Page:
After a rocky first semester for Madison’s Jefferson Middle School, its interim principal assured parents Thursday she’ll work to address their concerns about safety.
“Here’s what I’m going to promise you, I am always going to be available to you,” said Mary Kelley. “I’m always going to be visible. I’m in the classrooms, I’m in the hallways.”
About three dozen parents showed up to a meeting about the school’s climate and culture, where Kelley outlined what the school would be focusing on and changing during the second semester.
Kelley, a retired Madison principal who most recently spent seven years at East High School, was named the interim head of the West Side middle school last month after the former principal, Tequila Kurth, told the district she was taking an extended leave of absence.
Kurth’s leave came after criticisms and concerns about the school environment.
In December, two 13-year-old boys from Jefferson were arrested, one for shooting a BB gun out of a bus window and the other for bringing the BB gun inside the school the next day.
Two girls, ages 13 and 14, were struck by BBs as they were getting off the bus.
Last month, a Jefferson student suffered a concussion and was taken to a hospital after being punched by a classmate he said had been bullying him.
Kelley, who started as interim principal on Monday, said the concerns the district has been hearing about Jefferson this year centered on school safety, timely communication with parents, staffing and the overall culture at the 550-student school.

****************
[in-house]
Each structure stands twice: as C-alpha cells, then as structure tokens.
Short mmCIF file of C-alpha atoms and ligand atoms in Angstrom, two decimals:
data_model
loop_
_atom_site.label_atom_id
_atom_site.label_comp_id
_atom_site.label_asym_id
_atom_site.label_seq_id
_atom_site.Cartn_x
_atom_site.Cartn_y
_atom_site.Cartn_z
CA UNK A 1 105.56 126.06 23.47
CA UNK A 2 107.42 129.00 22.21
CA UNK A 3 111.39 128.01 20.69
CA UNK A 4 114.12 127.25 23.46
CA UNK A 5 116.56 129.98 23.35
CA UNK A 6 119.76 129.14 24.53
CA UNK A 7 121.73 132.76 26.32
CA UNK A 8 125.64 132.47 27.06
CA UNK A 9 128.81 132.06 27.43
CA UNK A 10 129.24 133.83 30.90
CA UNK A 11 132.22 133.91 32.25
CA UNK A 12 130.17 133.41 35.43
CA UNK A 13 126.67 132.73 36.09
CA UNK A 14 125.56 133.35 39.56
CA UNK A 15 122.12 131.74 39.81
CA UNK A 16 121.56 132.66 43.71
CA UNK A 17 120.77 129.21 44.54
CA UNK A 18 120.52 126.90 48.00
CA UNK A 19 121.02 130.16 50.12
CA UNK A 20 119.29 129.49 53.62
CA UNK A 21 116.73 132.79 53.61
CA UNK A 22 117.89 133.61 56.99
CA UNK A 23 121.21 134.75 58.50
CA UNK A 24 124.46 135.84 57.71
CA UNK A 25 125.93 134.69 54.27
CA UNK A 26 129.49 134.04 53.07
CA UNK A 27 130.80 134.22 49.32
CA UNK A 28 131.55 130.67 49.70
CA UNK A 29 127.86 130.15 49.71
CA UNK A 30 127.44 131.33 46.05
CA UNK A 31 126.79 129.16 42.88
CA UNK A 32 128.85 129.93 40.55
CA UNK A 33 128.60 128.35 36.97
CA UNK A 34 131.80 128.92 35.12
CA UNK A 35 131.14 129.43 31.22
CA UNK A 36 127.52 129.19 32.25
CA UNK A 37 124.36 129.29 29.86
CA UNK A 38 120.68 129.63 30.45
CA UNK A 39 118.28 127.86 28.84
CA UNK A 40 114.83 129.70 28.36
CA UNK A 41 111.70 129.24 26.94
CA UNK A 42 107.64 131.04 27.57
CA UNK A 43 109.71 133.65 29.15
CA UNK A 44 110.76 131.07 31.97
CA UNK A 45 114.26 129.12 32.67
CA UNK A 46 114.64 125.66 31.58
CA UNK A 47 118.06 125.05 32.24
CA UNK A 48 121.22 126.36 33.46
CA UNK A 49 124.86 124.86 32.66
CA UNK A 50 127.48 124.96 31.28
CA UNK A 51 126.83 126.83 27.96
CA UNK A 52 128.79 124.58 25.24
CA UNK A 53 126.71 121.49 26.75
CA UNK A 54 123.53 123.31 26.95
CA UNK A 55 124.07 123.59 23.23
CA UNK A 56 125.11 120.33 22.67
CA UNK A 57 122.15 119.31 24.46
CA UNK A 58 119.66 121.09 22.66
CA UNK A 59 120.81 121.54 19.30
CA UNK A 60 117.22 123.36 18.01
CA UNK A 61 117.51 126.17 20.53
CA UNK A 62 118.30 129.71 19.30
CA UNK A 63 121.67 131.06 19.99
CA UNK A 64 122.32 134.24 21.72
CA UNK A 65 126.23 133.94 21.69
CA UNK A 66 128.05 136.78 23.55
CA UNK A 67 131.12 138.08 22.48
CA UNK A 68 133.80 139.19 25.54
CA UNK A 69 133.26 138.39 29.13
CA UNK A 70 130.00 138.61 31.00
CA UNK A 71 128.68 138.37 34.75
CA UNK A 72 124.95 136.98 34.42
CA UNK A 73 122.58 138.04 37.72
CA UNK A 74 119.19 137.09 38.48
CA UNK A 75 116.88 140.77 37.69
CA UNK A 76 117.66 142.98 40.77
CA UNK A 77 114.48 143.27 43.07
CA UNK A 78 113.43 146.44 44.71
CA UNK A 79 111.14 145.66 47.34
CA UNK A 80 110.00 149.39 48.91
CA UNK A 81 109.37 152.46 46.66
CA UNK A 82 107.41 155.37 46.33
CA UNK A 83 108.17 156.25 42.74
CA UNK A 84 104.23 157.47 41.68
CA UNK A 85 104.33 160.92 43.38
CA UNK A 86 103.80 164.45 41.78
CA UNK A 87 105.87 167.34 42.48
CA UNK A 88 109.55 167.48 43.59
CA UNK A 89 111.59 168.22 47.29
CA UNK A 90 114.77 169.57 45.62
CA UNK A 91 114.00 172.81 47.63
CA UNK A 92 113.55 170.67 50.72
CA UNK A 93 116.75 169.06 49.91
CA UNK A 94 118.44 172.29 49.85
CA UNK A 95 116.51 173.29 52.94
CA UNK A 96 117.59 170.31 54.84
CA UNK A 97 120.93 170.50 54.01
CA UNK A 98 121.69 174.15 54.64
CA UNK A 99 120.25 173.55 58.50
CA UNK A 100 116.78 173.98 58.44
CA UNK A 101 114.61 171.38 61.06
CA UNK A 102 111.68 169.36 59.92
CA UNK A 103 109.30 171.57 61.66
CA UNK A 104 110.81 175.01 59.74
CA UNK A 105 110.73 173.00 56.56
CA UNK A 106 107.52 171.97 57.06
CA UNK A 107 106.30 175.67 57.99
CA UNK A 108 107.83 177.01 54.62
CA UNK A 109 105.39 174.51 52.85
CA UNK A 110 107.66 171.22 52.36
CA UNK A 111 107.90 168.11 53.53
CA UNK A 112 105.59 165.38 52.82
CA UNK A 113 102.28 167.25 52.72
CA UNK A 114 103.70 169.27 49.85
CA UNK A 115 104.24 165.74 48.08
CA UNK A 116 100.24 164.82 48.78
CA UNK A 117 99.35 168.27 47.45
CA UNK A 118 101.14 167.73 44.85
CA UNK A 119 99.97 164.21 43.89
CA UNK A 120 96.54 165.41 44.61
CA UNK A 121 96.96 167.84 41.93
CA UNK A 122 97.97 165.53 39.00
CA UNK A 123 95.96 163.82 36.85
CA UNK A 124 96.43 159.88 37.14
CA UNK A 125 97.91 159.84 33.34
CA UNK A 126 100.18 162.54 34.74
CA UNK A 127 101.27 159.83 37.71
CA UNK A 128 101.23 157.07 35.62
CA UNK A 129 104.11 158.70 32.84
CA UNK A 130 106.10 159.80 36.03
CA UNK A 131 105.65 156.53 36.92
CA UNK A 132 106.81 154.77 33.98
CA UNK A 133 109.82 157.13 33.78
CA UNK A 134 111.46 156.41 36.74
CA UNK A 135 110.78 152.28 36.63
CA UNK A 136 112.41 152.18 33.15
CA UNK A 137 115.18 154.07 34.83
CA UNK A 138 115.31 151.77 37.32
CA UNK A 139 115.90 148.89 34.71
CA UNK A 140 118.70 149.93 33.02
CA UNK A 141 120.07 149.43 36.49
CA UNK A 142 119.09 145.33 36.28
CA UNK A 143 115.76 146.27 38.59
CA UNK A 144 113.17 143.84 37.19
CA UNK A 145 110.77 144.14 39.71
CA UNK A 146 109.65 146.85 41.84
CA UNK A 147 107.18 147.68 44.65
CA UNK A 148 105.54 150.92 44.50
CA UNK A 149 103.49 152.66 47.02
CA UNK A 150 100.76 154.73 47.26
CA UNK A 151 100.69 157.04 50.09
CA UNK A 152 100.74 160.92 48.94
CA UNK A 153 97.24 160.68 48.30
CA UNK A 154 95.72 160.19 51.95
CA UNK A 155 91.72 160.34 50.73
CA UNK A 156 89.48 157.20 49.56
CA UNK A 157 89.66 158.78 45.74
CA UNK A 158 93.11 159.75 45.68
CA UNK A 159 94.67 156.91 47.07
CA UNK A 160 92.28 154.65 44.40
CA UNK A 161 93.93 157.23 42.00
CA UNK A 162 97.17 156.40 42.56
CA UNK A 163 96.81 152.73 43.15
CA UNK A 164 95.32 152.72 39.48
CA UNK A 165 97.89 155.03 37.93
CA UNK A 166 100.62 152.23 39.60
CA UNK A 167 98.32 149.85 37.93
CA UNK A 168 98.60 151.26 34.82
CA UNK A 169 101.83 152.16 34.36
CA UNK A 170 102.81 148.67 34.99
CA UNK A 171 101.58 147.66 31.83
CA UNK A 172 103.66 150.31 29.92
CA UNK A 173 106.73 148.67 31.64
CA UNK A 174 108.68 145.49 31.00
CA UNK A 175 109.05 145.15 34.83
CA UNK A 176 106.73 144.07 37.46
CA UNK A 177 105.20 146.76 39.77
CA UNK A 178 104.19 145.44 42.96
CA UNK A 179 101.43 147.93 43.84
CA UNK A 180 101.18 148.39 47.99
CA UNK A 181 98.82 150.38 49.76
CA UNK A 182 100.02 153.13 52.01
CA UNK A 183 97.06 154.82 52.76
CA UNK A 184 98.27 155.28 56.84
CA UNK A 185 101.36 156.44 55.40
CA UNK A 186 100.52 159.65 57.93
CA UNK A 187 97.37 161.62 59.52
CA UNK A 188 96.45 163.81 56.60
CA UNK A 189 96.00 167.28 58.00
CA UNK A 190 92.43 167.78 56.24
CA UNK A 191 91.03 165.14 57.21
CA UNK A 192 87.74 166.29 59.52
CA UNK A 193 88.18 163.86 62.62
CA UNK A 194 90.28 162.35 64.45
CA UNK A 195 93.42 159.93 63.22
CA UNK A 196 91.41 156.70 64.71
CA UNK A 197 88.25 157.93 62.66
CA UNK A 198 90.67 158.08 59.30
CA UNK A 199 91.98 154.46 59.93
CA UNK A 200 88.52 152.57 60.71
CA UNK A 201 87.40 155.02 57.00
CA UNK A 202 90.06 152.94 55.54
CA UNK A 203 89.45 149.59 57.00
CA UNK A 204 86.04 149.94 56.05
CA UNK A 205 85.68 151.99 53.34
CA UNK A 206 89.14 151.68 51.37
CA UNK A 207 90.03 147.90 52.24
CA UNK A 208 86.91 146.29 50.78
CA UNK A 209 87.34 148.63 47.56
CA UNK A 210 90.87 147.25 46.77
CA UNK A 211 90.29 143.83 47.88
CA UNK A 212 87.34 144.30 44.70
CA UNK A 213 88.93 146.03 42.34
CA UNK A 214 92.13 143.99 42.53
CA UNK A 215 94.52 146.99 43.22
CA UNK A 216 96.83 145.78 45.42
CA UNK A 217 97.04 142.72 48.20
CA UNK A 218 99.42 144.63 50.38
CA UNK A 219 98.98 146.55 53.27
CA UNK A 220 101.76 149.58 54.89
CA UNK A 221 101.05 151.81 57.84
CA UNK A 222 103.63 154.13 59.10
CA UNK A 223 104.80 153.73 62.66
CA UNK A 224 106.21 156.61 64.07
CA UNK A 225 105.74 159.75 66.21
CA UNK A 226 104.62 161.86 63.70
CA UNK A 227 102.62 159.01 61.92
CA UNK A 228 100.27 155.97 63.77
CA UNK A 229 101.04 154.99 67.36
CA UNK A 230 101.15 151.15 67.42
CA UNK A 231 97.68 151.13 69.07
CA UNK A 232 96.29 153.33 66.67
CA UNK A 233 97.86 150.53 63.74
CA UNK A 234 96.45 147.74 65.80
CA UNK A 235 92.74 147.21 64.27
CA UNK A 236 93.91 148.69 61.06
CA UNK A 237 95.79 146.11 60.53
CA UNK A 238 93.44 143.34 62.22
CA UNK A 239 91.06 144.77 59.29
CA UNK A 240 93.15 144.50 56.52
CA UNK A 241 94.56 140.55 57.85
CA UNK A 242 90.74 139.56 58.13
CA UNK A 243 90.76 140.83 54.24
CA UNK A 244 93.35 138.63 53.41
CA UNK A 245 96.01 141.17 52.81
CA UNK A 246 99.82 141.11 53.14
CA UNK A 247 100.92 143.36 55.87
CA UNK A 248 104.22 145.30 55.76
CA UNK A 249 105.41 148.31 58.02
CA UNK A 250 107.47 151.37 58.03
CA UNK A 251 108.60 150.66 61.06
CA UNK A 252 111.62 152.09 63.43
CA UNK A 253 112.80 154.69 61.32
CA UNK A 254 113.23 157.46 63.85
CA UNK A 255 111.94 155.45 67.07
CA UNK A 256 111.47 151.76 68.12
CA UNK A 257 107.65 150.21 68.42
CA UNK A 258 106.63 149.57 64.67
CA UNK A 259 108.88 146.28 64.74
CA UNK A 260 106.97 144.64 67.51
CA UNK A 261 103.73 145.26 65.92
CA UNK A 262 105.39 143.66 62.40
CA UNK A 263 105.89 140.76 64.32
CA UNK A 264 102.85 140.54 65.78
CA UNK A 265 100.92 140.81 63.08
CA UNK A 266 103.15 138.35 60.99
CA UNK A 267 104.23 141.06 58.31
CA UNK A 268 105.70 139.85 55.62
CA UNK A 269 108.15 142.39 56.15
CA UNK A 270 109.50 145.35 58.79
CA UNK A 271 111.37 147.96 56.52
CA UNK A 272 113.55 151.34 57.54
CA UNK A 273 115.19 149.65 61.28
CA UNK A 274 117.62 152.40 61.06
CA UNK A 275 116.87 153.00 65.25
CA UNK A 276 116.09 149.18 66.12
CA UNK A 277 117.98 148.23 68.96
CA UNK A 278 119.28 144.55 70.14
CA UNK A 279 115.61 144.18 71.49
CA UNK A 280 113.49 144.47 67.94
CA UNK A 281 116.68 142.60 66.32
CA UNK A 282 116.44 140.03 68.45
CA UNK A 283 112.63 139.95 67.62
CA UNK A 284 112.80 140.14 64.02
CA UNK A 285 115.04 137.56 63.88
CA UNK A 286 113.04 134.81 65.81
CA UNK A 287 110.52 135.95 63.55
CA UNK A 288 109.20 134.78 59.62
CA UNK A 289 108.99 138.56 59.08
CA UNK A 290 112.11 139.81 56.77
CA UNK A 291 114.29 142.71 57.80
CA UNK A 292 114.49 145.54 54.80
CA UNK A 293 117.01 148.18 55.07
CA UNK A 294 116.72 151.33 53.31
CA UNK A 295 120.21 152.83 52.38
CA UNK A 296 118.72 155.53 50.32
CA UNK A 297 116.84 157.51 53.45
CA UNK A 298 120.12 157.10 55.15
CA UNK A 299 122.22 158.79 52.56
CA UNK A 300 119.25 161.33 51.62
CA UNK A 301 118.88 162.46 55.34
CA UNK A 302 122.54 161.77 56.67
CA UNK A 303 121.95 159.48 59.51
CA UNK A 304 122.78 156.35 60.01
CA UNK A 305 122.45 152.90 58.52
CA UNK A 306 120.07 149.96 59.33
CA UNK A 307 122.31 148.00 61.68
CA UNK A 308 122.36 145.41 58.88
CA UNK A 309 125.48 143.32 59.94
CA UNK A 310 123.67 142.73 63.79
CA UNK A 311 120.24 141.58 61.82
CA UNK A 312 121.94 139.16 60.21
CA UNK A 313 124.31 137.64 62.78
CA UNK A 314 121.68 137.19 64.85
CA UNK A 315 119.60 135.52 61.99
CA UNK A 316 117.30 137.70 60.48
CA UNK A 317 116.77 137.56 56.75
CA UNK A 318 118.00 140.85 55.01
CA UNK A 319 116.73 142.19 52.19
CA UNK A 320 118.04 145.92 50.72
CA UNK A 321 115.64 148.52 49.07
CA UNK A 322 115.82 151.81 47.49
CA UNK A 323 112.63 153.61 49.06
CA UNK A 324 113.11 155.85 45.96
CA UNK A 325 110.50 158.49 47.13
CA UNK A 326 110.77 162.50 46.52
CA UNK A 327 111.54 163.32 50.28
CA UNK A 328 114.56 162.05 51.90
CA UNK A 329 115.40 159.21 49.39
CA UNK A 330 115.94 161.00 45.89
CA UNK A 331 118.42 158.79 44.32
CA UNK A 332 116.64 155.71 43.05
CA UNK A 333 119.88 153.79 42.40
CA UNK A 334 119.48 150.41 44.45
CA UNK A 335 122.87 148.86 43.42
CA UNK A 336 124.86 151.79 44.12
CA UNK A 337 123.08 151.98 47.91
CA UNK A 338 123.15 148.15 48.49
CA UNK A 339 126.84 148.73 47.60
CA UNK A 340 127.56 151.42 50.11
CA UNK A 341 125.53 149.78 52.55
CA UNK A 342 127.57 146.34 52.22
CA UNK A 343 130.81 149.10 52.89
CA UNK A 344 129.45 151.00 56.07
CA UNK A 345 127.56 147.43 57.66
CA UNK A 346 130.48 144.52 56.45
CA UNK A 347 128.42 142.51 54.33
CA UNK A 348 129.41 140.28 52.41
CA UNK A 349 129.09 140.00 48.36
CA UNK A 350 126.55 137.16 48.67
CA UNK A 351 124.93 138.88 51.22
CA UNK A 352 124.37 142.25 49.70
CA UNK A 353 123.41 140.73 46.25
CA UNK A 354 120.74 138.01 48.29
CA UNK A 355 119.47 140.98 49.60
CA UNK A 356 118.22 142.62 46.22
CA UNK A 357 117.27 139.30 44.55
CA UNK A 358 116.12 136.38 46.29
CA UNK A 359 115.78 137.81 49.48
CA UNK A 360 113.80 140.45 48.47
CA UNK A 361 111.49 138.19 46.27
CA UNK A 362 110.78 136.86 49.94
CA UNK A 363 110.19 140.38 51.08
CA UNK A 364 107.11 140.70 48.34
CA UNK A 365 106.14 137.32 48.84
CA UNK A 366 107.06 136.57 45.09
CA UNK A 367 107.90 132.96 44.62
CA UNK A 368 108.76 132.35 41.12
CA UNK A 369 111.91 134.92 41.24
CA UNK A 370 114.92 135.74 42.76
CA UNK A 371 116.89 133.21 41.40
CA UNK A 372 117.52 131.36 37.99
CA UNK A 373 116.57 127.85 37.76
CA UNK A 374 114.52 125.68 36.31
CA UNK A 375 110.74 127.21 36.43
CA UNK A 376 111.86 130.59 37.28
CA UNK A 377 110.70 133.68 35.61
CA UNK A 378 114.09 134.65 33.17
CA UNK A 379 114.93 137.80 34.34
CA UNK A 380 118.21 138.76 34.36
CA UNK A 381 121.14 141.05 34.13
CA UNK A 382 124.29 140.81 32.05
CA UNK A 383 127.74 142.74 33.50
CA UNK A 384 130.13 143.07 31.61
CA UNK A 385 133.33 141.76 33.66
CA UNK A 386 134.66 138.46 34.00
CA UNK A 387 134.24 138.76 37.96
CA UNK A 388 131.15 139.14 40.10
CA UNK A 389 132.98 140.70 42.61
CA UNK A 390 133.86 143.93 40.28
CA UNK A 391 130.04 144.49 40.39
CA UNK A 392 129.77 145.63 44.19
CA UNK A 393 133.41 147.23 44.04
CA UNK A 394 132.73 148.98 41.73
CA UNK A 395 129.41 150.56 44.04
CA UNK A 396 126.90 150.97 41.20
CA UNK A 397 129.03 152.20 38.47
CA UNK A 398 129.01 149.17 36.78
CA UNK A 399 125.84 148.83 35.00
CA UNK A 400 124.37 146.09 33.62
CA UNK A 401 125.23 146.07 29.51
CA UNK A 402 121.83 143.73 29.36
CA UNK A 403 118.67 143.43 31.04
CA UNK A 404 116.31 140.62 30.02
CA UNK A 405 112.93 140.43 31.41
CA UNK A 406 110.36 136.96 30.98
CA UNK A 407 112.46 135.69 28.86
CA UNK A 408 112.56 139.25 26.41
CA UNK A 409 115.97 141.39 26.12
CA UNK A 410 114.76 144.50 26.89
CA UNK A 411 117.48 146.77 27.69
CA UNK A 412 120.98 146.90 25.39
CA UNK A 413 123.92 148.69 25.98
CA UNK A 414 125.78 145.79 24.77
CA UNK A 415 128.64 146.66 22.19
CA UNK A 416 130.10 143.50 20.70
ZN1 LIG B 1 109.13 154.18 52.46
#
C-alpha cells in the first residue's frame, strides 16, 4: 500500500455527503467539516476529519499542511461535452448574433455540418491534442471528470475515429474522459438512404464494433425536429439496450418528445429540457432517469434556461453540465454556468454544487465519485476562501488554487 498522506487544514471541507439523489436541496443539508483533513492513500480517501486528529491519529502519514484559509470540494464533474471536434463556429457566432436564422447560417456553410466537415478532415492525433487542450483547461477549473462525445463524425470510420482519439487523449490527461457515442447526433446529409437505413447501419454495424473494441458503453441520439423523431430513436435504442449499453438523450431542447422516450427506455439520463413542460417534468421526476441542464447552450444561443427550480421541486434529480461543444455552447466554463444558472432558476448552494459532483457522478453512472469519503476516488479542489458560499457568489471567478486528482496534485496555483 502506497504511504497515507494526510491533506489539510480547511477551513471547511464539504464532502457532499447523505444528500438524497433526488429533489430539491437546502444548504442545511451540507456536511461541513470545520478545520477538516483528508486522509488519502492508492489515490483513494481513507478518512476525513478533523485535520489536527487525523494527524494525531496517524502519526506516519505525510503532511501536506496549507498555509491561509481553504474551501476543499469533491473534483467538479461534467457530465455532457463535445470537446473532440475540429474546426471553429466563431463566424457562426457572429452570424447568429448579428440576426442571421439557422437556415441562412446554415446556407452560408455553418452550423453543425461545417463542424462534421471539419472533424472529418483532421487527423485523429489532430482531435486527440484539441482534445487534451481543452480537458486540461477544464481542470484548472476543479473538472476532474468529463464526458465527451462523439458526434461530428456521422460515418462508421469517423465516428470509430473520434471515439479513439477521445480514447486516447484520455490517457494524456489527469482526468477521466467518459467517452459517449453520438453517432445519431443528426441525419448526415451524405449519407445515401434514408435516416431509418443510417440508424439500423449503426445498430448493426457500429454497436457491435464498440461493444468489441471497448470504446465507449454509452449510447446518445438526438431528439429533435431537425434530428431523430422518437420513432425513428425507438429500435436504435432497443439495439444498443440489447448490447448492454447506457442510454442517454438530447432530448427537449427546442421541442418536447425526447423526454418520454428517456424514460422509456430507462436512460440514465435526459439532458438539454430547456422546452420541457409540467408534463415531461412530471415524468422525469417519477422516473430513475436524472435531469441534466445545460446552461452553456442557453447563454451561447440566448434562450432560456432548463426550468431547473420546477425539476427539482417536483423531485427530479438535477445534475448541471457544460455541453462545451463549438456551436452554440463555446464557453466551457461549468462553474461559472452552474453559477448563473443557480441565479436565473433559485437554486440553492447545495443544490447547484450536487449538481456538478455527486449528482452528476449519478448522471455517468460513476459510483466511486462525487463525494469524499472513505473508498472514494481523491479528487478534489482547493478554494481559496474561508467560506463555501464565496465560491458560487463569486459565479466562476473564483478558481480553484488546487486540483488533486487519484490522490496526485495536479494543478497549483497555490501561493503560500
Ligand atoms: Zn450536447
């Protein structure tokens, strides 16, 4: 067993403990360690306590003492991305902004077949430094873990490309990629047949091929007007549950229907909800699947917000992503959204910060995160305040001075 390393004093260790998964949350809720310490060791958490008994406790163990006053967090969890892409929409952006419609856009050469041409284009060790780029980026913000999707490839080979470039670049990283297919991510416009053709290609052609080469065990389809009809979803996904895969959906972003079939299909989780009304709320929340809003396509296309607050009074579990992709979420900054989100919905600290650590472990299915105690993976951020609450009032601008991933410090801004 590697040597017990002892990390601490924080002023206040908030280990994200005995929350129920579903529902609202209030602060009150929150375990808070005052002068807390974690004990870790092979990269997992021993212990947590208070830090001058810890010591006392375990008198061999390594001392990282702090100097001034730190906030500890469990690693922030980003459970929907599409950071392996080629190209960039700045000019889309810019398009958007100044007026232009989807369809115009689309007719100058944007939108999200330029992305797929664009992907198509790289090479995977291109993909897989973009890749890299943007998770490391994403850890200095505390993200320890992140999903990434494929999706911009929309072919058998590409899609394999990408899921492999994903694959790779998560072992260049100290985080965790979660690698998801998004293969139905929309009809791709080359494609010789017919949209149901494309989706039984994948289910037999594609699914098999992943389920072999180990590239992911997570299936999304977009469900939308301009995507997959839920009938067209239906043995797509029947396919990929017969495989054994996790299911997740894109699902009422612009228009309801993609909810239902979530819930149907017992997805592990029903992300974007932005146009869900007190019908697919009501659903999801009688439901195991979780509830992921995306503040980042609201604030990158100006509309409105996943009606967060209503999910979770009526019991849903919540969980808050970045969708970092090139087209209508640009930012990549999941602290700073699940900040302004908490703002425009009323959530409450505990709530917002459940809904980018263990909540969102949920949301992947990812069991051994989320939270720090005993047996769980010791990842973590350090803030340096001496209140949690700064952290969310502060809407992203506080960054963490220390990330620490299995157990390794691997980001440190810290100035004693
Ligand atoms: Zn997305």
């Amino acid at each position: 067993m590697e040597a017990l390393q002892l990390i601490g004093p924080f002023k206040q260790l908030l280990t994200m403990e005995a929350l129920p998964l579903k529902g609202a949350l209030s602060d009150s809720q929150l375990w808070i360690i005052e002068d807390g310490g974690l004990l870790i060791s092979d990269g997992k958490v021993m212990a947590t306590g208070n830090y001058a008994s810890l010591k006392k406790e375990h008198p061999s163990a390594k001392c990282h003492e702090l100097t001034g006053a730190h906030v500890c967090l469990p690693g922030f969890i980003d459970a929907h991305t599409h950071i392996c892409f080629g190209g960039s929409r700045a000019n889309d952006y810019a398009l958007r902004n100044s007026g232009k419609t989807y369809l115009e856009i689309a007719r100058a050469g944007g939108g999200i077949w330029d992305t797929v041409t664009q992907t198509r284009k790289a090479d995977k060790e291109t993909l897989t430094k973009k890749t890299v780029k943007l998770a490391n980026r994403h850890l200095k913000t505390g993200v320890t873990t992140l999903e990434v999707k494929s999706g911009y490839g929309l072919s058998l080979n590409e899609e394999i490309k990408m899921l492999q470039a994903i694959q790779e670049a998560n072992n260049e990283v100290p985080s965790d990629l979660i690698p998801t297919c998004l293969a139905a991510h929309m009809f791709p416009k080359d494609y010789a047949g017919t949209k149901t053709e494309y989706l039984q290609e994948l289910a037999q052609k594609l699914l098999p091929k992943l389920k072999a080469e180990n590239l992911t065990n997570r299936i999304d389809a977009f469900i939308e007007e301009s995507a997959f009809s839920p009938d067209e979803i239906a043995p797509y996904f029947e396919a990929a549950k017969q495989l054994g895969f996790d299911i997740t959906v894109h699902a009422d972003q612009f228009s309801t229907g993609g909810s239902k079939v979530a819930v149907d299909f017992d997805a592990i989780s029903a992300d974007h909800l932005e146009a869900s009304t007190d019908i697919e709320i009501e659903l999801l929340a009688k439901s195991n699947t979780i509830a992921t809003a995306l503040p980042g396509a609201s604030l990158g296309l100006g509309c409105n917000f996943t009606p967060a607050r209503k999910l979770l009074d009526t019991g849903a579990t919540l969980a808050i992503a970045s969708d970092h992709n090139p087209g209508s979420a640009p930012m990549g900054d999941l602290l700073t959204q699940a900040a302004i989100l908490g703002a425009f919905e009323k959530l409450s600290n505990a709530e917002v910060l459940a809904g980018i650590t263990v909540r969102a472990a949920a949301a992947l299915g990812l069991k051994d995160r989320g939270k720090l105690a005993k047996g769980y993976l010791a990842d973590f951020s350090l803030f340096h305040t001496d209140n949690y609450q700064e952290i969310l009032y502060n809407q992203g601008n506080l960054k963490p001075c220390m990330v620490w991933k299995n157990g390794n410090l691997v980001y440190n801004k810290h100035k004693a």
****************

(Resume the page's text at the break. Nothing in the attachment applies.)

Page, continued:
She said the school would work to ensure there is always adult supervision in hallways before, during and after classes.
“I went out and bought myself a new pair of tennis shoes, because I’m a very visible principal,” Kelley joked. “It’s important for students to see the principal.”
She said if there are incidents that occur at either Jefferson or Memorial High School, which is adjacent to the middle school, parents need to be told about them right away. Kelley also spoke to highlighting more positive stories happening in the school.
Larry Love, the school’s assistant principal, said the school is also looking to rebuild its schedule to focus on getting smaller class sizes. He said the school would also conduct “empathy interviews” with students and parents to find out what their needs are.
Many of the concerns Kelley listed were reflected in small group conversations parents had, such as staff turnover and setting high academic and behavior expectations for students.
“I went out and bought myself a new pair of tennis shoes, because I’m a very visible principal.” Mary Kelley, Jefferson Middle School
"I went out and bought myself a new pair of tennis shoes, because I'm a very visible principal."
Mary Kelley, Jefferson Middle School